South Korea did not have an incel election


Have incels been galvanized into political action? Will misogyny become central to democratic elections? These questions were raised last week as South Korea’s first “incel election” ended with the victory of Yoon Suk-yeol, the “incel candidate” of the conservative People Power Party.

The concept of the incel election first went viral a few months ago after a thoughtful article by S. Nathan Park described the influence of People Power Party Chairman Lee Jun-seok – a conservative pundit and “anti-feminist” – about young men, and the potential impact of this demographic on the presidential election. Later articles speculated not only on whether this victory meant the end of gender equality in South Korea, but whether this election was a harbinger of things to come.

But before everyone gets carried away, a fix. This election has nothing to do with incels; the voters in question were probably not incels; misogyny is not unique to incels.

It stands to reason that the high rate of “sexlessness” among Korean adults – especially young men, although it is high for all sexes and all age groups, which is probably a sign of a nationwide unipolar depression – may very well alter people’s general sense of well-being, fulfillment and belonging in the world, and thus also their political beliefs. But there is no evidence that the issue of no sex or celibacy played a role in this election. Despite their best efforts, not a single reporter was able to provide a quote from anyone who was hoping to finally get laid under the Yoon administration. We are therefore not talking about an “incel movement” at all. And when a term has implicit associations with violent extremism, using it casually to describe a group of young men whose views are abhorrent is ill-advised.

Unfortunately, the term has become shorthand for exactly that: angry young men with bad political grips. They are men who feel marginalized, who have no family, who struggle to find a purpose and their place in life. Many of them are unemployed, underemployed or struggling at school. In the West, they are often portrayed as white or working class, and they live in progressive and economically developed societies. They probably also live in a society with growing income inequality and high unemployment rates.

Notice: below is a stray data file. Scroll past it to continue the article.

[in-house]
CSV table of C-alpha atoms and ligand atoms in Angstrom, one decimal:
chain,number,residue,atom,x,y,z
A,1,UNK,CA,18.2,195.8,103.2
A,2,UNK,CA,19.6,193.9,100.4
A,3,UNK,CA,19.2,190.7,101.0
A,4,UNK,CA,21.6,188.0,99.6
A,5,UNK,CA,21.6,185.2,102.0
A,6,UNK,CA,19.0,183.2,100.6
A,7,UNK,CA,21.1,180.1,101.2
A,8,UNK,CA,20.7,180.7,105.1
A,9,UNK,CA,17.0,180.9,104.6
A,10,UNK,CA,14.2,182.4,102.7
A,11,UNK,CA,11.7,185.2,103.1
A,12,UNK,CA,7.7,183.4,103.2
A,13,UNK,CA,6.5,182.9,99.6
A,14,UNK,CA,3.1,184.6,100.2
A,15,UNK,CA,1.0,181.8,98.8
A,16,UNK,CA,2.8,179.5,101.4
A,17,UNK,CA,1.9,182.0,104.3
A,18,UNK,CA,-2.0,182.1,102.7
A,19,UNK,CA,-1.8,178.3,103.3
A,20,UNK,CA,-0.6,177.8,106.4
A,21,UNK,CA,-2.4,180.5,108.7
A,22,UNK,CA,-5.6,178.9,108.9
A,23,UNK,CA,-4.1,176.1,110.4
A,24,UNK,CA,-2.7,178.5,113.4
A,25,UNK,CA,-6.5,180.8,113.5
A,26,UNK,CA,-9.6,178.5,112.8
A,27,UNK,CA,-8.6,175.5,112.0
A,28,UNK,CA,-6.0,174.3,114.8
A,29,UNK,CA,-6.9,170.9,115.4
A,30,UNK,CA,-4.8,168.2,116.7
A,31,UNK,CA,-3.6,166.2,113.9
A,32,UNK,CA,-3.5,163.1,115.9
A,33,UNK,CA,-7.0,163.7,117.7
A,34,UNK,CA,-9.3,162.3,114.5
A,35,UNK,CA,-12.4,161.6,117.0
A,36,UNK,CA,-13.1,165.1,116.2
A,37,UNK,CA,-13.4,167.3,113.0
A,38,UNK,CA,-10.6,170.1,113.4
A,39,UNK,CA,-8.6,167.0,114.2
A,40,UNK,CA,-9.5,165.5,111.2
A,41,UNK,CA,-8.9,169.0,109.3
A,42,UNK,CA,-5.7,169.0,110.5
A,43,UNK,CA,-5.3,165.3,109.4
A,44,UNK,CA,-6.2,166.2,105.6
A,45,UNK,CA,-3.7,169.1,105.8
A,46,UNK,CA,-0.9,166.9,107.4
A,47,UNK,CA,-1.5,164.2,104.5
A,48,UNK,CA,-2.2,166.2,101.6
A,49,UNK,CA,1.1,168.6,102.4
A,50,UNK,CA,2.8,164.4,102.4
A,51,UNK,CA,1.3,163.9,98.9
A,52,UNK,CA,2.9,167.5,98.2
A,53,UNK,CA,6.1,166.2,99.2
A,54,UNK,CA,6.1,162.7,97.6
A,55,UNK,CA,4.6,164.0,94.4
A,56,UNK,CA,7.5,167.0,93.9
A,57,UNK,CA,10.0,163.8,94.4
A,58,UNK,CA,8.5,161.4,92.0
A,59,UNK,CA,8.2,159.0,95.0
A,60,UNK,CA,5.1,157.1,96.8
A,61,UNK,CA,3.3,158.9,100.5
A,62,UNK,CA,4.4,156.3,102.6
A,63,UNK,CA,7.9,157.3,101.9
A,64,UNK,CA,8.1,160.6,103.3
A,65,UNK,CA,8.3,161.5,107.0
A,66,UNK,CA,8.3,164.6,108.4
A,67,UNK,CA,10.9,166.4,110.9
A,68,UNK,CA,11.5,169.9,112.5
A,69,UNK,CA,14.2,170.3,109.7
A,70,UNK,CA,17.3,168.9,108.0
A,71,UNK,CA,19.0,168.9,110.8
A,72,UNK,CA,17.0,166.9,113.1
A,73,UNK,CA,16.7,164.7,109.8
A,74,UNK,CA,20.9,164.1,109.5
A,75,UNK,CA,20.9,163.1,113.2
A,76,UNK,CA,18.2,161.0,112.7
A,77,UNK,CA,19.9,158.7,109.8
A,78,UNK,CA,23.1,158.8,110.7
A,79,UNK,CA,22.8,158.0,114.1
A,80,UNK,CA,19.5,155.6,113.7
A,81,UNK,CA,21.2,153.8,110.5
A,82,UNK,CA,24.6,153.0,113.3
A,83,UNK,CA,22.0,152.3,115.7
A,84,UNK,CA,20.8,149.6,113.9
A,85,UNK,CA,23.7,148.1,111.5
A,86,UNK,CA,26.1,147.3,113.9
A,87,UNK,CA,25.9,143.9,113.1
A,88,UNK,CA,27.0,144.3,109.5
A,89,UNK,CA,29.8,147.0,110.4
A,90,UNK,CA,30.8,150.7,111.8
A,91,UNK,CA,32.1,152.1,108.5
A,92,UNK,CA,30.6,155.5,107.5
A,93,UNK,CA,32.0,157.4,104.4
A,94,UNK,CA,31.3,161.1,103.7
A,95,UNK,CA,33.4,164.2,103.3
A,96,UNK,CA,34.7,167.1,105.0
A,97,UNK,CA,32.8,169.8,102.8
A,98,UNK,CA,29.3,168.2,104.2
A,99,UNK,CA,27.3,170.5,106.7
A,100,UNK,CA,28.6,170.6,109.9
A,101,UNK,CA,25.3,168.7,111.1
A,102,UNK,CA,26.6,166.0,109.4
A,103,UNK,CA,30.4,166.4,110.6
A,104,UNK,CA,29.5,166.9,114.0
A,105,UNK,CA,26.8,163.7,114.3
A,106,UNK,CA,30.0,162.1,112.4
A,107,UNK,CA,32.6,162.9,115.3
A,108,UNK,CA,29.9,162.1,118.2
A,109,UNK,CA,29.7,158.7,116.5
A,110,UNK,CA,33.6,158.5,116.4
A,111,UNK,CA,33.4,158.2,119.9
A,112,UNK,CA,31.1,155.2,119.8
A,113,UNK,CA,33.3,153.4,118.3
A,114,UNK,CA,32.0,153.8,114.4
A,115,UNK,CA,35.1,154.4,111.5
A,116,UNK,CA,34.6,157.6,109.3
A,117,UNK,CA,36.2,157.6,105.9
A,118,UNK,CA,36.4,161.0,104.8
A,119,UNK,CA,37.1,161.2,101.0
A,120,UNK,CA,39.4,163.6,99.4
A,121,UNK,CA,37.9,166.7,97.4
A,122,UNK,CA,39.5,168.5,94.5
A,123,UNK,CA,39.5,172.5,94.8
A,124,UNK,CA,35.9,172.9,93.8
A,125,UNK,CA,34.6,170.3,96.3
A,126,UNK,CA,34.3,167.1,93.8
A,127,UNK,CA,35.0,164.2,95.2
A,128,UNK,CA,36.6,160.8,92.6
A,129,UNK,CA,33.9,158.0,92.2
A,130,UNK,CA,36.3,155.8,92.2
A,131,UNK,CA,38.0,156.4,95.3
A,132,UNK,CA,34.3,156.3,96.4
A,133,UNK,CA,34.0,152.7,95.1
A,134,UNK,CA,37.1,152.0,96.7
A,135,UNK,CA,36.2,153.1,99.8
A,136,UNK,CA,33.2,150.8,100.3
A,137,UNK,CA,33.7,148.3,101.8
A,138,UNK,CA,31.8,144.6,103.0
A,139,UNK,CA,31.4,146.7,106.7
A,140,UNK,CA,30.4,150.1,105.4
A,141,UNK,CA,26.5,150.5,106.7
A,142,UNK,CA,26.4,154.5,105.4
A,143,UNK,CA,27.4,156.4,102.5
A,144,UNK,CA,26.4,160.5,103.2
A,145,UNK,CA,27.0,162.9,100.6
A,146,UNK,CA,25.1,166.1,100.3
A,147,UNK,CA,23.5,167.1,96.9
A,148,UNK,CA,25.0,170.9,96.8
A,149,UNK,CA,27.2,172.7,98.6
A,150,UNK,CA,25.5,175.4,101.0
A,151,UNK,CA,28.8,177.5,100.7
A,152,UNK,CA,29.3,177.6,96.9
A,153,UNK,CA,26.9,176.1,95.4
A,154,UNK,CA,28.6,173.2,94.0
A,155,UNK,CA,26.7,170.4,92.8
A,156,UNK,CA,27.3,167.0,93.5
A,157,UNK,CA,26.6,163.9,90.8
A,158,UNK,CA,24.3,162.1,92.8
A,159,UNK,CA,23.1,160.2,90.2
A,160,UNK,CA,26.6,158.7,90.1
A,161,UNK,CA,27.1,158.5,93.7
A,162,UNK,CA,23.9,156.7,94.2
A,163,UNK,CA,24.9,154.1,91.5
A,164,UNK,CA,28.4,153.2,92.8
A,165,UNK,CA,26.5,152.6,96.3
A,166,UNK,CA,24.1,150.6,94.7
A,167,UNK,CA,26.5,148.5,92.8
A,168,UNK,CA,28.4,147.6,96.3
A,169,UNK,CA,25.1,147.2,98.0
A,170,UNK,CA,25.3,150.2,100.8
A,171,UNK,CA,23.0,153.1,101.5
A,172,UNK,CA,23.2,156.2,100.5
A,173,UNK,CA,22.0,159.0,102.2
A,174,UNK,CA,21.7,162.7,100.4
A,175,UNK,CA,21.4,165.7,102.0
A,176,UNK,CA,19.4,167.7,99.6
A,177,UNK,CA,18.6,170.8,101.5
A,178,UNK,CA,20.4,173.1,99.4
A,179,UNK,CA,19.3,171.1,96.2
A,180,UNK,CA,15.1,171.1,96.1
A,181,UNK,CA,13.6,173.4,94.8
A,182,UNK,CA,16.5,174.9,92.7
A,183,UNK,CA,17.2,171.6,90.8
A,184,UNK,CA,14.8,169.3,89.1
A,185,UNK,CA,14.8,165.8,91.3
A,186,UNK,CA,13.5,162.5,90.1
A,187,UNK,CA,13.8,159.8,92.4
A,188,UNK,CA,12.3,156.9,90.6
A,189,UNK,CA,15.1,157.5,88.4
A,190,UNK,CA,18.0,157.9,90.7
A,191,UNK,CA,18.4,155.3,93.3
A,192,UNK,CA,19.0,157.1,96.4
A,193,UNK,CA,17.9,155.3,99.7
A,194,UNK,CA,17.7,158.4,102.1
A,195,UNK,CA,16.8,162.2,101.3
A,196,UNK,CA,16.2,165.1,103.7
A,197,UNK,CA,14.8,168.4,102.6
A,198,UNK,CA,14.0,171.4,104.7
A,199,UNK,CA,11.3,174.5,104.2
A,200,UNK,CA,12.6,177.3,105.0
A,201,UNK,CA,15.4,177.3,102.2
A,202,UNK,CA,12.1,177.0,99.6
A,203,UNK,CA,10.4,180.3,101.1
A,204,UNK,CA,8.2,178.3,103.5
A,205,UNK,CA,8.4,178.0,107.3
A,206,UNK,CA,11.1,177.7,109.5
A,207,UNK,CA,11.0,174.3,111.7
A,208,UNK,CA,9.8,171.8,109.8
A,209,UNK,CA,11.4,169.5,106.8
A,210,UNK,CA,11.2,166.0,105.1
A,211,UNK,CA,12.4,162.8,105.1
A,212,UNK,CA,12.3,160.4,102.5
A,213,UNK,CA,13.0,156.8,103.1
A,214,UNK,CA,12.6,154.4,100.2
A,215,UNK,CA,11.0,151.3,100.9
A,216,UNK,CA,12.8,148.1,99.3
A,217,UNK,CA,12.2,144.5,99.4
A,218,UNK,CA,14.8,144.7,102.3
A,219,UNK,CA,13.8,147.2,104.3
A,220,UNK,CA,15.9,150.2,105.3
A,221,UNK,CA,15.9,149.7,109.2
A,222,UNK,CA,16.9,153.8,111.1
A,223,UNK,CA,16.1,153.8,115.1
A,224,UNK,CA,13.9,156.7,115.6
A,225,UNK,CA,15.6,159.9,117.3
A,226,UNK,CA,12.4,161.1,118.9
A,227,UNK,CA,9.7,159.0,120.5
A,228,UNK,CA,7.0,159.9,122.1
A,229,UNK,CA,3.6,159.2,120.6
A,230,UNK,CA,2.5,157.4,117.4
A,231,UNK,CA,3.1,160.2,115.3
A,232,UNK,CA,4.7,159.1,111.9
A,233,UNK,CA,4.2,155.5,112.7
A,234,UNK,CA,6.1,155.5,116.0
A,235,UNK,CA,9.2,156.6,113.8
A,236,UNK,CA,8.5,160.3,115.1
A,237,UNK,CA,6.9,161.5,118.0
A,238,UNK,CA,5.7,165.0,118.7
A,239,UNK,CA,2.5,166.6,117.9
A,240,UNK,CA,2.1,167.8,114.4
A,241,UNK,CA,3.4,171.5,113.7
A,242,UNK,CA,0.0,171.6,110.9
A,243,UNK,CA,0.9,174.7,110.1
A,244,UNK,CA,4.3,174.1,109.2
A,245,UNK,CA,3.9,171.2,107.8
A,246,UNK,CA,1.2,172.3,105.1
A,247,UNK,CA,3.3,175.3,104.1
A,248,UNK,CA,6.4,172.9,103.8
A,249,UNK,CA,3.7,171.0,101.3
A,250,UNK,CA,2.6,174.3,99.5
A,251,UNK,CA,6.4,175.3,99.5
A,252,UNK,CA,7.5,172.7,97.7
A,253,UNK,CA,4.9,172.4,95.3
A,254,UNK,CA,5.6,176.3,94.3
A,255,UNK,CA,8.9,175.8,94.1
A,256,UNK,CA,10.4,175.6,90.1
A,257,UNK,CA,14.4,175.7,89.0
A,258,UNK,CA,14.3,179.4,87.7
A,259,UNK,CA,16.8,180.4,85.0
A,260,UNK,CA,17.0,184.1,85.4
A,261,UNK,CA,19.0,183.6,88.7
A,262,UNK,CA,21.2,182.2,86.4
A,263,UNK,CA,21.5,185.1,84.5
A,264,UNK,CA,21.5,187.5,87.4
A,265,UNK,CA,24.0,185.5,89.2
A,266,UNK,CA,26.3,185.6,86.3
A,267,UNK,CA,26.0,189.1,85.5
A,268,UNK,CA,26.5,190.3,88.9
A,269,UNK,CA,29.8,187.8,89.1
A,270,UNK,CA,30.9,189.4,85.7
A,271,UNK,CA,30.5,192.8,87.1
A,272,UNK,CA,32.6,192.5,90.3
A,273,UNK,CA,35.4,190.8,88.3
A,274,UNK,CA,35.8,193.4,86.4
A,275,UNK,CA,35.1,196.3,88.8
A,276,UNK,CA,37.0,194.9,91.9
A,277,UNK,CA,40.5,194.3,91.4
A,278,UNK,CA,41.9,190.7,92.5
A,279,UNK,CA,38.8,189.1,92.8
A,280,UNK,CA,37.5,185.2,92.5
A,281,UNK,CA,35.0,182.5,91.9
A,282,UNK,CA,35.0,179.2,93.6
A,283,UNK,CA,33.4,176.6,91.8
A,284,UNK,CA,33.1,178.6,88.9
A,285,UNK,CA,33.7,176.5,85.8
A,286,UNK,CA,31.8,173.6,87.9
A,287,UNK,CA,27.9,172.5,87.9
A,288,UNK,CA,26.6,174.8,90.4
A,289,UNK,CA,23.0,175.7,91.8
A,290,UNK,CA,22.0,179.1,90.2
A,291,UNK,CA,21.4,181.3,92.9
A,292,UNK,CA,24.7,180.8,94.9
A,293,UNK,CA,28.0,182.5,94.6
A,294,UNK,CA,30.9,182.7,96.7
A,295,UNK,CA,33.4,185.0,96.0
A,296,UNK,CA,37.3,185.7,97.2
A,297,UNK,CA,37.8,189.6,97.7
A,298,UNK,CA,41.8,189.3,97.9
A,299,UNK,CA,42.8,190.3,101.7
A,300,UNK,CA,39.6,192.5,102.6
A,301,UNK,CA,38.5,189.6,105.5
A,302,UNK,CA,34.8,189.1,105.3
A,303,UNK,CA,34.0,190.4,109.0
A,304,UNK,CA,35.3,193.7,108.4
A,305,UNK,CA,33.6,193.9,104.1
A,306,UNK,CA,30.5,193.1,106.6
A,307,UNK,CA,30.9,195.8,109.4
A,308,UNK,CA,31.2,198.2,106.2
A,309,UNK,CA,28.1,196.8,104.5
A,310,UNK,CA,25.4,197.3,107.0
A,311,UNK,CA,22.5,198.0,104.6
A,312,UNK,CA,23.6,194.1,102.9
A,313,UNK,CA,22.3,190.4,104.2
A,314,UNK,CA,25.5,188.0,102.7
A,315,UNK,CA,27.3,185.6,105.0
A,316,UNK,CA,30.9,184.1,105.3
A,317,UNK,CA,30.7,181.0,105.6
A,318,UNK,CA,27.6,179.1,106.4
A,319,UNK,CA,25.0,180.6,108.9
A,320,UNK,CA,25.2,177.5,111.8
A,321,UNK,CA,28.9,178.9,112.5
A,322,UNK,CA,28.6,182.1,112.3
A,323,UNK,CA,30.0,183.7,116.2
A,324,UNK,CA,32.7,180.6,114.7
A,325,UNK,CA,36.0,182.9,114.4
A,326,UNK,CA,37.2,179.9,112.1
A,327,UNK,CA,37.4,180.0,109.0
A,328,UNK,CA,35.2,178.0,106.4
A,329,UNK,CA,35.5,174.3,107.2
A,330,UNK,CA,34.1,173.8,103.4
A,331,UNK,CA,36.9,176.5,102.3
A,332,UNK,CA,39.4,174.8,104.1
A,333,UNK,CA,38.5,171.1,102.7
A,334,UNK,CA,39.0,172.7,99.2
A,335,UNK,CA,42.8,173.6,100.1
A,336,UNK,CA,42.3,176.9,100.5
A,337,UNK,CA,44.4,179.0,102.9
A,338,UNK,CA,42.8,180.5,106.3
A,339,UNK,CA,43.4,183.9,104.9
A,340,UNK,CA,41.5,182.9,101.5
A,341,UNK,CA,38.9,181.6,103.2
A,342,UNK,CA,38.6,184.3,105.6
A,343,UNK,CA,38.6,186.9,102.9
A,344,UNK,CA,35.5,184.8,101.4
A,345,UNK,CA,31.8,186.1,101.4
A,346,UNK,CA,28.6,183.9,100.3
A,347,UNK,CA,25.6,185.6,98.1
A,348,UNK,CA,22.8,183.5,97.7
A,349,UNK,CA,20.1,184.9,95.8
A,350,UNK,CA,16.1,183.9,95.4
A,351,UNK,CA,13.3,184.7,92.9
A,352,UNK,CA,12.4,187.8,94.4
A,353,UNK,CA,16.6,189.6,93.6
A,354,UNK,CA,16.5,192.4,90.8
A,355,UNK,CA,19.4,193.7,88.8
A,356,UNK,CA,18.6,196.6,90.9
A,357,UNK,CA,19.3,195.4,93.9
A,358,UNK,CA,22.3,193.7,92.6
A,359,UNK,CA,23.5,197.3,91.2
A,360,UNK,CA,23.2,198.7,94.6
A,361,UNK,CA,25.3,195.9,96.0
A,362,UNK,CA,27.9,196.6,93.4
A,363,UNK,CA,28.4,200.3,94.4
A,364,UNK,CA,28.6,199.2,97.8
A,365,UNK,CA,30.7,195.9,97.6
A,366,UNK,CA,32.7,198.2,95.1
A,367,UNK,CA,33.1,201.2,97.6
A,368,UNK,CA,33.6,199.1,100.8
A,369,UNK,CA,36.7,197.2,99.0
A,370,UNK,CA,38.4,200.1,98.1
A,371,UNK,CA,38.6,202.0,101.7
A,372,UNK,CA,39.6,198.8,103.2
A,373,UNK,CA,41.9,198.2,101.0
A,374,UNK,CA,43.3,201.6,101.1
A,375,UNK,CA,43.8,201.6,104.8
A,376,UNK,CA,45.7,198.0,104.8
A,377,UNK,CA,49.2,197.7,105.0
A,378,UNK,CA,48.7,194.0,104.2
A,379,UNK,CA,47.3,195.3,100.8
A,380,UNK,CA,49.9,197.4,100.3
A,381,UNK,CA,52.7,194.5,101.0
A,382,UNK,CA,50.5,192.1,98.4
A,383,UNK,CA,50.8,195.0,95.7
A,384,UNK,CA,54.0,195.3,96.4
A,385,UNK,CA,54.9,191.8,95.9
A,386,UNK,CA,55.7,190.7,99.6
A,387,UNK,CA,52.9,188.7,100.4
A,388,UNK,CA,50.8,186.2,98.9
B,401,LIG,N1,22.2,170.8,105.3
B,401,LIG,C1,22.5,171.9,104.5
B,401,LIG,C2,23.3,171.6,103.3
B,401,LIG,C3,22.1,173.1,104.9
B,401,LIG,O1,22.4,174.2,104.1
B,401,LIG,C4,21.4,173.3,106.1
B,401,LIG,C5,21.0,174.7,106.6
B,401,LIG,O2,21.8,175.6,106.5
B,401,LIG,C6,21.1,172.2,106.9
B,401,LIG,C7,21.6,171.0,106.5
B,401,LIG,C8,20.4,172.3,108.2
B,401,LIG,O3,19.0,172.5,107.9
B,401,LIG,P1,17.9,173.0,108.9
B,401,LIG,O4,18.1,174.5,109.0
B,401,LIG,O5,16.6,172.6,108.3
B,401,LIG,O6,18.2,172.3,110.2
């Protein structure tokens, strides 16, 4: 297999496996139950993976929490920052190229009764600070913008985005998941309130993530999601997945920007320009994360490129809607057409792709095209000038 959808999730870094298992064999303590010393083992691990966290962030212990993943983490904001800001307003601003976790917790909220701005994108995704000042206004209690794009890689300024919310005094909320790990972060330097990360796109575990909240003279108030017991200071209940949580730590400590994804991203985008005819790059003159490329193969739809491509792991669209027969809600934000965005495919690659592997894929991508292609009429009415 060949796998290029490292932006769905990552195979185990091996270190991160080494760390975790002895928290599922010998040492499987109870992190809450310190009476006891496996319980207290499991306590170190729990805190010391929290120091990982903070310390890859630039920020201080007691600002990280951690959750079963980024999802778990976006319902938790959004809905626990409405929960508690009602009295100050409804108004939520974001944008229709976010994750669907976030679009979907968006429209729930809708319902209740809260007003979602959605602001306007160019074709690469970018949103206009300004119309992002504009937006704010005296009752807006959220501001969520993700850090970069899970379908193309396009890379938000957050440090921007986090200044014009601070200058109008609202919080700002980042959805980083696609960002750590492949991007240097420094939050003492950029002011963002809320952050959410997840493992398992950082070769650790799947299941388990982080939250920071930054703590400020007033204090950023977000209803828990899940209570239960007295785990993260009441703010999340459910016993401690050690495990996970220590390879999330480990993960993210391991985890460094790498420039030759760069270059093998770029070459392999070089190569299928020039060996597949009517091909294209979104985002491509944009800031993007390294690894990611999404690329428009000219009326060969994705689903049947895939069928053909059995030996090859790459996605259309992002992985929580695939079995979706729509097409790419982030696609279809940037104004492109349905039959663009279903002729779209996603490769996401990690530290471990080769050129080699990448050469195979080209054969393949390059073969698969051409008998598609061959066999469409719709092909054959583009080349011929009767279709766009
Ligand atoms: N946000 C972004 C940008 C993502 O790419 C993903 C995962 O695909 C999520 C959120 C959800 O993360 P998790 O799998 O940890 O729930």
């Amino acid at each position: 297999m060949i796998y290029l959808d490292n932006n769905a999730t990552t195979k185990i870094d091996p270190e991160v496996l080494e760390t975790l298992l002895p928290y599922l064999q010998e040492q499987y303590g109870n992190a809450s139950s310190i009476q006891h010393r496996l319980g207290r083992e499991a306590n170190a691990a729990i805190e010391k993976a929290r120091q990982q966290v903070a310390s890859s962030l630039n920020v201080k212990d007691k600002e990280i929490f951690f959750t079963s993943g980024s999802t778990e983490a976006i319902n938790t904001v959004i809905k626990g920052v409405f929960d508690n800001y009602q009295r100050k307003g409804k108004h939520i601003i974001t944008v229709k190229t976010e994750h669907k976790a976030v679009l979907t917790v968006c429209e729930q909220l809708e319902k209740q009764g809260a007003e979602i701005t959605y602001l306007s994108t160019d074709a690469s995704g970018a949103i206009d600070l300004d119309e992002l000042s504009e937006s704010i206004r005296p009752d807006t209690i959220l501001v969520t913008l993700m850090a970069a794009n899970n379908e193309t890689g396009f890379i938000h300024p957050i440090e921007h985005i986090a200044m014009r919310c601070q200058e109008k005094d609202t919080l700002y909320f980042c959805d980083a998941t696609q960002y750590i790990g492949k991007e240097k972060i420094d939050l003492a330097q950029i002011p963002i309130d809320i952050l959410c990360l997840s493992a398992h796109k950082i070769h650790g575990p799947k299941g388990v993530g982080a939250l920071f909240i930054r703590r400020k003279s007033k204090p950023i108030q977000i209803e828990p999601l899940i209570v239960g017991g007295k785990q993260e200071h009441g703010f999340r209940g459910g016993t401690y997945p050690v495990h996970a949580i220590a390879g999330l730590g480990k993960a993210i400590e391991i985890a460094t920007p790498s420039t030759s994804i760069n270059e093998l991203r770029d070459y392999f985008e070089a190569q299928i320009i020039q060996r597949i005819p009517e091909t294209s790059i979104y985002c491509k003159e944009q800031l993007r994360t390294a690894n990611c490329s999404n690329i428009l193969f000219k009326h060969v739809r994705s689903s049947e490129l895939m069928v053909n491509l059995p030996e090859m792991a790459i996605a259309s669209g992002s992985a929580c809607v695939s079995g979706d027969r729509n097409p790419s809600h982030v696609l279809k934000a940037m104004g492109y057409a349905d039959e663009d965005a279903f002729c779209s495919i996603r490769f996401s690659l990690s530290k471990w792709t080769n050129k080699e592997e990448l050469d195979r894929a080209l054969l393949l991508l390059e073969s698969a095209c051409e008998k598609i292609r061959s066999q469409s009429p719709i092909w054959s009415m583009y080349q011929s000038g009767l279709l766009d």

This profile suits incels, at least the media’s portrayal of them, and it suits Proud Boys and Oath Keepers, as well as far-left extremists – like Antifa’s Black Bloc. Details about race and class vary by cultural context, but the fact that young men with nothing to lose is the demographic group most likely to embrace a radical or subversive new political ideology is always true, and it has been throughout history.

In The true believer, published in 1951, Eric Hoffer brilliantly describes the conditions that lead people to join “mass movements” of social or political protest against the backdrop of 1920s Germany. Mass movements attract people who feel helpless and unappreciated in their lives and who tend to vent their frustrations rather than withdraw into themselves. The group most likely to adopt a radical new ideology is a Hoffer called the New Poor, who may in fact be middle class, but who perceive a recent loss of income, social status or security that was beyond their control. control.

Hoffer’s tale was written in response to the turn to communism and fascism, but extreme or subversive political movements have attracted a new crop of New Poors with remarkable agility over the past decade, with the help of the technology. Social media and alternative platforms have given independent content creators and their ideas exposure to a global audience of like-minded fans who can connect with each other instantly. These platforms have also contributed to and benefited from a climate of hyperpolarization by promoting provocative and controversial discourse.

Indeed, many of the “anti-feminist” ideas championed by Yoon and her supporters during the campaign should be immediately recognizable to anyone familiar with the online ecosystem known as the Intellectual Dark Web, or Manosphere, or parts of it. the Alt-Right: the benefits of social programming and affirmative action for women, the suggestion that the pay gap is not real but the result of women’s lesser contributions, the issue of misrepresentation of sexual crimes, the fact that men are conscripted for military service.